Grants

Search or browse below to see past Field of Interest grants. You may search by recipient organization name, project name, or city. Additionally, in the sidebar you may filter the grants displayed by year, interest or grant amount.

Ready to Rent BC Association

Building Capacity through Education

Building Capacity through Education will build upon the recent Peers for Housing Stability initiative. Though Peers, R2R developed a youth-specific course and trained youth facilitators to co-facilitate 20 RentReady sessions in the Lower Mainland. Emerging feedback from community partners has indicated a demand for capacity building to deliver the training in-house, both the youth-specific RentReady course as well as the broader, certificate-backed RentSmart course. In speaking to youth, R2R has also identified the need to develop tools that address roommate living situations, often a requirement for affordability but legally in the grey zone and a source of many issues and conflicts. Finally, there is a need for increased awareness and expansion of the Ready to Rent model amoung landlords and housing providers in the Lower Mainland. The goals for Building Capacity are as follows: - to train community organizations in the Lower Mainland to become RentSmart and RentReady facilitators and be able to deliver the curriculum to their youth populations - to increase awareness of the RentSmart certificate amoung landlords and housing providers - to pilot and implement RentSmart within the public, alternative and aboriginal school systems - to develop tools, resources and supports to assist youth to identify and navigate successful roommate living situations
$100,000.00
2015

School District #43 - Coquitlam

Red Wolf Spirit Adventures

The Coquitlam School District Aboriginal Education (CSDAE) in partnership with Outward Bound Canada will facilitate together an outdoor education program that will balance adventure based learning with cultural teachings. Red Wolf Spirit Adventures will be facilitated in two separate programs; the Suwa'lkh Learning Centre (SLC) and the Aboriginal Youth Leadership Council (AYLC) The Suwa'lkh Learning Centre is hosted by SD#43 Aboriginal Education. The program is inclusive; however, Aboriginal students comprise approximately 98% of the 35 students attending this school. This program provides a more personalized learning environment for students. Youth at this school have typically had more personal challenges to overcome in their lives. The AYLC is comprised of Aboriginal students in grades 9 and 12 that are viewed as having positive leadership qualities. For the current school year we have 48 enrolled students in this programThe objective of this group is to continue developing their leadership skills through planning and hosting community events as a way of giving back.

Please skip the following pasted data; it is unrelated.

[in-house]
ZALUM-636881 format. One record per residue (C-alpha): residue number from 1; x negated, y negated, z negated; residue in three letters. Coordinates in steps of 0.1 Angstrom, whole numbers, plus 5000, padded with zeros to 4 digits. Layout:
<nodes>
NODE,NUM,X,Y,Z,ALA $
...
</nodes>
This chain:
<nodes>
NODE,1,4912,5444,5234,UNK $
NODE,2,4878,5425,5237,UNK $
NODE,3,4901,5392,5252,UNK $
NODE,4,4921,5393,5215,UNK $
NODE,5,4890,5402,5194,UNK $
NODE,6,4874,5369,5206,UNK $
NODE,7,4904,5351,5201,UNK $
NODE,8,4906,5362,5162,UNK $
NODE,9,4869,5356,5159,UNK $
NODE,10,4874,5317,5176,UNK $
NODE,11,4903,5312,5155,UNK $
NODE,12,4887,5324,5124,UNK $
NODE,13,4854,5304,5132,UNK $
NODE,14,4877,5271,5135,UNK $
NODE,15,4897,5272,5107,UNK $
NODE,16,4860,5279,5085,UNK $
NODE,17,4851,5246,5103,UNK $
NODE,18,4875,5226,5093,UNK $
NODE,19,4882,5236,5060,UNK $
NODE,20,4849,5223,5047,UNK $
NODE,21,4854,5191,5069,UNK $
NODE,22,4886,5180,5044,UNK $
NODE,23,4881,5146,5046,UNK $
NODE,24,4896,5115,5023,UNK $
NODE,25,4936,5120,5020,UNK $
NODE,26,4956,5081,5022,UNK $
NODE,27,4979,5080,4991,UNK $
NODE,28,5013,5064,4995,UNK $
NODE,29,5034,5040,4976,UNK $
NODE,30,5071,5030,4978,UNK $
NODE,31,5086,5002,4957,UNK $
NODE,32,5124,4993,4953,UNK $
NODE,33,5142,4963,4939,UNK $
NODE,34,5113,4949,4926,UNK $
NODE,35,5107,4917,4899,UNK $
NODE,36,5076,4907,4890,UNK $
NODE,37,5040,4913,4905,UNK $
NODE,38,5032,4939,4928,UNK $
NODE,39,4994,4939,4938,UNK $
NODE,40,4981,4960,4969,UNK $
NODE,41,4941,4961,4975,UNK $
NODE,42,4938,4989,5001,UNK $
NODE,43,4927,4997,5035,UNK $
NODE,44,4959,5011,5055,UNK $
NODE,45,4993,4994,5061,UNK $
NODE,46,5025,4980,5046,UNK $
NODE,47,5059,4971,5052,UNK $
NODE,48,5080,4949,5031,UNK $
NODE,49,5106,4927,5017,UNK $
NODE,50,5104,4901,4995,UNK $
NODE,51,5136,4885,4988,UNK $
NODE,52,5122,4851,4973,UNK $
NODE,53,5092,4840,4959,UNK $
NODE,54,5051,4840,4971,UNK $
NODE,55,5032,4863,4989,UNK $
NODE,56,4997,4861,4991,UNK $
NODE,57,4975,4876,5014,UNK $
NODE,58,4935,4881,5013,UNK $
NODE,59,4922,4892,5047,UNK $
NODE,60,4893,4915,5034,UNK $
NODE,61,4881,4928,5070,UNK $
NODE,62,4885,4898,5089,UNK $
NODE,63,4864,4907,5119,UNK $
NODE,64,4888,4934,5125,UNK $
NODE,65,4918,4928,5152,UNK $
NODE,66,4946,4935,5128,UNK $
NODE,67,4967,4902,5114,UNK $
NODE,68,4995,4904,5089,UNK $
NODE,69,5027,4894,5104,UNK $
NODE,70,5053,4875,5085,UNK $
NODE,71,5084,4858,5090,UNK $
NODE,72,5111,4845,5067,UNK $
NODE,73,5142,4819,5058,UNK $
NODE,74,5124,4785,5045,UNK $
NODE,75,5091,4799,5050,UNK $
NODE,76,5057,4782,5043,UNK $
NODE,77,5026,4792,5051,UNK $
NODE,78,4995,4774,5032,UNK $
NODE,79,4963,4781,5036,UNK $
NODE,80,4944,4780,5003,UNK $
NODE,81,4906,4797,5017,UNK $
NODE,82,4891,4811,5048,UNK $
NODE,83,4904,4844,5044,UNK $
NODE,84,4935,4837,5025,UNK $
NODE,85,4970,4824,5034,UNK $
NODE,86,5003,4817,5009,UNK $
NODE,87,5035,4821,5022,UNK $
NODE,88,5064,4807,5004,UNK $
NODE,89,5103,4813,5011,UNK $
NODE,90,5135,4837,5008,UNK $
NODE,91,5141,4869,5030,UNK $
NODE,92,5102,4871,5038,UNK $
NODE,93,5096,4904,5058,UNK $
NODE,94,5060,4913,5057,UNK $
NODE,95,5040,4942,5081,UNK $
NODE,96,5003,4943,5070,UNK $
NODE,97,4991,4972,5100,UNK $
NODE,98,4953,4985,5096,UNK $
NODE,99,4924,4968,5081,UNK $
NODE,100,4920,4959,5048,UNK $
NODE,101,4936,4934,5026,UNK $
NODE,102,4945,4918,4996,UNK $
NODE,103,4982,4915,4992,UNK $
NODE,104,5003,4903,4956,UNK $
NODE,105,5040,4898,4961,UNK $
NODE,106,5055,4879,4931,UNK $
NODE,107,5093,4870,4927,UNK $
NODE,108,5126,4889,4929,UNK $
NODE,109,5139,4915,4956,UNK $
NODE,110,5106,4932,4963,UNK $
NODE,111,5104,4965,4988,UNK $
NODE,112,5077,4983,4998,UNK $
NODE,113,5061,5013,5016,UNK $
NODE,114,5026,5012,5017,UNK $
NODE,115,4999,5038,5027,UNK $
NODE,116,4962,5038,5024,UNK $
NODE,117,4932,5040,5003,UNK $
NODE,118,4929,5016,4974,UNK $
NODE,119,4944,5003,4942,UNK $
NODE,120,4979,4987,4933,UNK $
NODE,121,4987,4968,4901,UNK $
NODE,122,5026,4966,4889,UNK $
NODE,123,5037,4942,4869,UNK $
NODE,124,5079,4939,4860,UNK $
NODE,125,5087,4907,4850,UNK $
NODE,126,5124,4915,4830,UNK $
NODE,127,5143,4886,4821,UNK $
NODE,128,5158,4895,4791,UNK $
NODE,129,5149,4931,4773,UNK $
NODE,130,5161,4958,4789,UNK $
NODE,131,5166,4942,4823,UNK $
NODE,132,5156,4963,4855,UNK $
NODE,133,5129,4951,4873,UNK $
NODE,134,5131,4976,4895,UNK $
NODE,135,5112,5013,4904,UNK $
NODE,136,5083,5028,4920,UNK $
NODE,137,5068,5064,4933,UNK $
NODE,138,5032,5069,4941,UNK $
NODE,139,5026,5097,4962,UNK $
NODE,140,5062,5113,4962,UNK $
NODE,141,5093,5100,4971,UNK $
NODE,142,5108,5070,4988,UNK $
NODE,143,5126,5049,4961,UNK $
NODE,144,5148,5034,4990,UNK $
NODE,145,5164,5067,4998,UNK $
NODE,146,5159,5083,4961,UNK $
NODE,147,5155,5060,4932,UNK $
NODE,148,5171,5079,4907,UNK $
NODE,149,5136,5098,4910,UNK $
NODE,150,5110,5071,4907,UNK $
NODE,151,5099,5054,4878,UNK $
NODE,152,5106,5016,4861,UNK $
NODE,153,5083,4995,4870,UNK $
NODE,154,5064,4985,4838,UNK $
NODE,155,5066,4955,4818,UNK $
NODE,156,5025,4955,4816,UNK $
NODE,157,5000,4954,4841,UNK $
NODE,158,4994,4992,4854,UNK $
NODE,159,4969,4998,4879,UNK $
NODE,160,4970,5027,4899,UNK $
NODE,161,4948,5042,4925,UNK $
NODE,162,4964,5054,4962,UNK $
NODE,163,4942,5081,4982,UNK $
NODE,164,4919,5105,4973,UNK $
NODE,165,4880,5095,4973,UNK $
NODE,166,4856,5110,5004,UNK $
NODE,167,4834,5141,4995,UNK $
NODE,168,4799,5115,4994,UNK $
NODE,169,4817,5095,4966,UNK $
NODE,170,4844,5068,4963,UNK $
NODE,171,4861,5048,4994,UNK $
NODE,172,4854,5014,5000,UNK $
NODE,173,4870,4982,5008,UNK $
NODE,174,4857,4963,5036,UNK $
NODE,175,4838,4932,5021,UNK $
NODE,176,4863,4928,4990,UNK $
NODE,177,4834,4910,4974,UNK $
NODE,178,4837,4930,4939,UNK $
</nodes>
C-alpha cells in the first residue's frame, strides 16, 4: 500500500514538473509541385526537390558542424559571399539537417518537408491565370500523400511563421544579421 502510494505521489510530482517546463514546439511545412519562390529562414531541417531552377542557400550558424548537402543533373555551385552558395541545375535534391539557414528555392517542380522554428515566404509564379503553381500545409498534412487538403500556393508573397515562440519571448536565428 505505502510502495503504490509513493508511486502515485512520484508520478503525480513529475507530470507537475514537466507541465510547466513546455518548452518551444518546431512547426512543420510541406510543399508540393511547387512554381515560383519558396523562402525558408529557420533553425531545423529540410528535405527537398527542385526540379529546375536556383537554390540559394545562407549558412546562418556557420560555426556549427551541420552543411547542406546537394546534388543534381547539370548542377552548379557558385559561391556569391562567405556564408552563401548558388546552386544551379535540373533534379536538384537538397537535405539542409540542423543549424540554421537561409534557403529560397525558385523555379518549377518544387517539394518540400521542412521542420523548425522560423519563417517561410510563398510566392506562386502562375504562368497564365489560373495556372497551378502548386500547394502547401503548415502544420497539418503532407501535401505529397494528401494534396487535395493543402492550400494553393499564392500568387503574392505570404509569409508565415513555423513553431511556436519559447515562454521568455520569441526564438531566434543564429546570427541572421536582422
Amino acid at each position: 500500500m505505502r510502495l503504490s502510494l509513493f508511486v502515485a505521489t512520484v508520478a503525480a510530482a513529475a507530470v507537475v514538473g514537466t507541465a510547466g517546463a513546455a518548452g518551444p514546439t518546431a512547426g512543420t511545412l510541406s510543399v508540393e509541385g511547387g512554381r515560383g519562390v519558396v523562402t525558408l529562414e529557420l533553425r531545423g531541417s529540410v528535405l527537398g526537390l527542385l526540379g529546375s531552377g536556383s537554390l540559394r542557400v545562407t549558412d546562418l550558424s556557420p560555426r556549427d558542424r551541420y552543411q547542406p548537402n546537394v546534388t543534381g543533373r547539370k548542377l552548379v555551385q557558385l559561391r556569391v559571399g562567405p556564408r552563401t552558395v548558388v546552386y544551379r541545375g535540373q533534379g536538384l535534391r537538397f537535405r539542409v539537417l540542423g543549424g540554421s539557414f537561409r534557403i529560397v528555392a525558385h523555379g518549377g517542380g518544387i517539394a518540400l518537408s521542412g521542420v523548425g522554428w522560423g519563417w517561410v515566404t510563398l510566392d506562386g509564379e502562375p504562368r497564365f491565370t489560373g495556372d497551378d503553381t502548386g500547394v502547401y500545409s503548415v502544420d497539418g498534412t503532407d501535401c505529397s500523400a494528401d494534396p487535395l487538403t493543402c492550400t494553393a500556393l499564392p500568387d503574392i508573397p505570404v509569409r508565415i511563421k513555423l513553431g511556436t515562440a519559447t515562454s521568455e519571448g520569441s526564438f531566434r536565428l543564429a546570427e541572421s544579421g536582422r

$100,000.00
2013

School District #67 - Okanagan Skaha

Through A Different Lens

The two components of our project are to expand the number of teachers using innovative teaching and assessment practices which are allowing students to use their preferred method of demonstrating their learning; and to build the capacity of these teachers to assess the intended learning outcomes regardless of the methods students choose. Each of these components require four steps: 1) the introduction of teaching and assessment strategies to allow for alternate demonstrations of understanding in regular classroom practice, 2) The implementation of new instructional and assessment methods, which will involve coaching by the lead teachers as well as side-by-side teaching, 3) the evalution of the implementation process, and 4) the readjusting of instruction and assessments. Our project is currently being implemented with groups of teachers from 6 schools: 2 elementary (k-5), 2 middle (6-8) and 2 secondary (9-12). In Year 2, we would like to increase the number of teachers involved at each of these six schools, and if possible increase the number of schools.
$100,000.00
2012

SFU - Centre for Dialogue

CityStudio Vancouver: Education and Community Hub